The eyelids, or palpebrae, have some of the thinnest skin of the body and serve to protect the eyes. The eyelashes also protect the eyes from sweat, dust and debris. Secretions such as tears keep the eyes moist. Infections and inflammation can occur within the skin and glands of the eyelids, leading to swelling.
Epidermal Inclusion Cyst
An epidermal inclusion cyst is a lesion that can occur under the skin of the eyelid. It causes a slow swelling of the tissues. It may be present at birth, but often arises after surgery or trauma. These can become infected, causing an inflammatory reaction that leads to more swelling. Treatment is surgical removal.
According to MedlinePlus, a website provided by the National Institutes of Health, blockage of a tiny oil gland in the eyelid can cause a small bump to form. This is known as a chalazion. There are about 100 of these oil glands, referred to as Meibomian glands, near the eyelashes. A chalazion may be treated with warm compresses, but will usually disappear on its own in about a month. Surgery may be required in rare cases.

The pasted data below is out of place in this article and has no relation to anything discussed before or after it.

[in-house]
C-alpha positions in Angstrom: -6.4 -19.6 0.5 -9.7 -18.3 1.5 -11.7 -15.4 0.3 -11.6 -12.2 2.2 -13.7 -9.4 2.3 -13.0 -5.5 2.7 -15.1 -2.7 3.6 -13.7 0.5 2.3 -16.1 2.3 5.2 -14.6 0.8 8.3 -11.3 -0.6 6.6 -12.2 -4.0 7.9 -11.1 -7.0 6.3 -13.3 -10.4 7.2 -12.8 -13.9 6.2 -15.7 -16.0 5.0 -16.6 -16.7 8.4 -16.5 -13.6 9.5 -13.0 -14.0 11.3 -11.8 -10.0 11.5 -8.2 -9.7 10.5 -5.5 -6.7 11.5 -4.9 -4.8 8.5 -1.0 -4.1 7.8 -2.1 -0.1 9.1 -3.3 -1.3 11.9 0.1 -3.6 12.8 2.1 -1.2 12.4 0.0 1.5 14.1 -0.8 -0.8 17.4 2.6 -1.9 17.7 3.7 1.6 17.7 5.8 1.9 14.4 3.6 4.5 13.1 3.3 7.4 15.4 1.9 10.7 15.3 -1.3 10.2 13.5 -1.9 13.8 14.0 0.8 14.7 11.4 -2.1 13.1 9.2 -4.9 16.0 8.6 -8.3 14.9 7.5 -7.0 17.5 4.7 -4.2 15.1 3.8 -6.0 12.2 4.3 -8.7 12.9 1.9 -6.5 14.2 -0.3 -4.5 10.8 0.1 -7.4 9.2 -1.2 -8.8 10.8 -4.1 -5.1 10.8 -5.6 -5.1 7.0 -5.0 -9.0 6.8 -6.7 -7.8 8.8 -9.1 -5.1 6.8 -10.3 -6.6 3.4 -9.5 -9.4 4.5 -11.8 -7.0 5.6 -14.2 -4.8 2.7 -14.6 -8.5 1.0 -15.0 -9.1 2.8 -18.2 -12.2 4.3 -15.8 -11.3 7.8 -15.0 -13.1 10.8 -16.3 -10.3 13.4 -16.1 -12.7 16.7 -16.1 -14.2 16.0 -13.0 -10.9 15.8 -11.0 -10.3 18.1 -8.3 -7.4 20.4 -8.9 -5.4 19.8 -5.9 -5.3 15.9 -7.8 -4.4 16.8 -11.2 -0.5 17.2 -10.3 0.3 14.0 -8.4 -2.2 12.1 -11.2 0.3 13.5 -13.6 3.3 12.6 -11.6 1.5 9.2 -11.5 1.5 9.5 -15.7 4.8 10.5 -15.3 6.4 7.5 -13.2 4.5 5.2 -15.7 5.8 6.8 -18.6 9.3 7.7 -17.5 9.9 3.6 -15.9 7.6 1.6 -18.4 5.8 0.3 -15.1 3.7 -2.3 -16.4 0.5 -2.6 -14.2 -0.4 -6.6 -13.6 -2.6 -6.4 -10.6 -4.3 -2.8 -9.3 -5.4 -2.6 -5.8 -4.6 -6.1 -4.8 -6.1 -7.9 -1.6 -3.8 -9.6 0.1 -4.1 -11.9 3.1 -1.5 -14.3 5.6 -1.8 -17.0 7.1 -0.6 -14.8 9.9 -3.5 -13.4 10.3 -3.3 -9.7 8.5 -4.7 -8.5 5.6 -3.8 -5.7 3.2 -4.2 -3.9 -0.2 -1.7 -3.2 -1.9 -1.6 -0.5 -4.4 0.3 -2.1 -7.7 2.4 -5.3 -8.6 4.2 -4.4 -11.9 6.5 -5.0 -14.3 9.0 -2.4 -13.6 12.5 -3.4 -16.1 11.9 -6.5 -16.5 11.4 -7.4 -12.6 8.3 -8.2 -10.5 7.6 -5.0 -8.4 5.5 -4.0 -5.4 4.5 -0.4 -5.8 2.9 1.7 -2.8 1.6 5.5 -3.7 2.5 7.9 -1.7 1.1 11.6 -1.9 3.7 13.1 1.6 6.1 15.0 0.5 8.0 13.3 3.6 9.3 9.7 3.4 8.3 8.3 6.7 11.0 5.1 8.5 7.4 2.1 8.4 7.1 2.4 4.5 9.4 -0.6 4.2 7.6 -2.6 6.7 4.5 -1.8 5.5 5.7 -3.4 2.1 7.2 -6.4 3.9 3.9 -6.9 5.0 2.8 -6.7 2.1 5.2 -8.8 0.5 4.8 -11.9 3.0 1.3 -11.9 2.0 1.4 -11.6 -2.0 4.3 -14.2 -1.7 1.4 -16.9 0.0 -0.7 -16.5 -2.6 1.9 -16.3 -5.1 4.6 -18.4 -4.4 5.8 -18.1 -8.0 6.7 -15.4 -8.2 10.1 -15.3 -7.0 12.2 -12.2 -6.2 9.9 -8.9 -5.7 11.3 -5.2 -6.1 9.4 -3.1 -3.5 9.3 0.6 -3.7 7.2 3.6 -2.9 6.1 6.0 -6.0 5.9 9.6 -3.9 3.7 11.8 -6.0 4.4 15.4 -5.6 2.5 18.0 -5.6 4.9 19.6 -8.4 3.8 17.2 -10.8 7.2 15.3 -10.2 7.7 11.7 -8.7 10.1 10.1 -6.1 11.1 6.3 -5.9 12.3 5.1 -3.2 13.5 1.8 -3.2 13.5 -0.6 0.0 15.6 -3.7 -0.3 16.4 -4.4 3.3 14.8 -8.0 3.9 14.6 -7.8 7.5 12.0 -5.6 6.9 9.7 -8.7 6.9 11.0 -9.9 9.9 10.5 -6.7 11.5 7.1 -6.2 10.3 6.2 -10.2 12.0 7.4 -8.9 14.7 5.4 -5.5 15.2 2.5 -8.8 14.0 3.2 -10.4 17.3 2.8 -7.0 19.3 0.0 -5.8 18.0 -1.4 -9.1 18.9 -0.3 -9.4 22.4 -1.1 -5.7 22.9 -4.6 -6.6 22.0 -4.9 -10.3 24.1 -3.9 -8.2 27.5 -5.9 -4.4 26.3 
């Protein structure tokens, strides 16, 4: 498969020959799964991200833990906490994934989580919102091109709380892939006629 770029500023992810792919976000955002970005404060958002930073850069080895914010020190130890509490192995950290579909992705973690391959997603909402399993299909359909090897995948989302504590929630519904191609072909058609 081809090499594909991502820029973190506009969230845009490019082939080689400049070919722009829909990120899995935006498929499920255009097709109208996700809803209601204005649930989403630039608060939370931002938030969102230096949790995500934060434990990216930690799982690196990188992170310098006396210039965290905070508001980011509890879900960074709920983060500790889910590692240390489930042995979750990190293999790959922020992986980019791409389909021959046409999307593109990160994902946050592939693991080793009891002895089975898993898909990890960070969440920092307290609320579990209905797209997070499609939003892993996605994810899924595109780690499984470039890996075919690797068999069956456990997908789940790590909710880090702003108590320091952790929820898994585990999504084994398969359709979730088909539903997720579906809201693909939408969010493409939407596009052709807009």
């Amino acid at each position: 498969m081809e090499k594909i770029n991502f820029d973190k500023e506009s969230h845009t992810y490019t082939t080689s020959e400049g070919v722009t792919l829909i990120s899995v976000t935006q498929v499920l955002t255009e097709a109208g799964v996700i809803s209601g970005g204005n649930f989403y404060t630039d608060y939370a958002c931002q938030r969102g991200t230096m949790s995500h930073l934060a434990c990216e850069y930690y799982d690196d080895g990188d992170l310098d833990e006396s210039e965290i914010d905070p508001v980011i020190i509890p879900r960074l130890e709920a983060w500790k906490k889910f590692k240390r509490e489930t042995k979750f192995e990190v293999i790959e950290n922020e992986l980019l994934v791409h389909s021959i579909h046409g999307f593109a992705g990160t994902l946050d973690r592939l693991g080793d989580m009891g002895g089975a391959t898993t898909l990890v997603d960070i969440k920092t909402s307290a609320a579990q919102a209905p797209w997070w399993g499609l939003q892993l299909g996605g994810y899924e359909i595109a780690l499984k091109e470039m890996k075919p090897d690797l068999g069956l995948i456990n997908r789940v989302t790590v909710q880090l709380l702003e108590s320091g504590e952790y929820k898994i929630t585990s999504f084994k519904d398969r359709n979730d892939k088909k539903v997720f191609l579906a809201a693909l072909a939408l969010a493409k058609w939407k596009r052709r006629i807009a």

A sty is also known as a hordeolum. It is similar to a chalazion, but is more often associated with a bacterial infection. It is characterized by a painful red lump near the edge of the eyelid that looks like a pimple and may be filled with pus. Like a chalazion, it tends to disappear on its own--usually in about a week. It can also be treated with warm compresses.
Dacryocystitis is an infection in the lacrimal, or tear, sac or duct. Tear duct infections are most common in infants but can occur at any age. Symptoms of acute dacryocystitis can include excessive tearing, pus or discharge, fever, pain, redness and swelling. Treatment is generally with antibiotics, but the condition may require surgical intervention.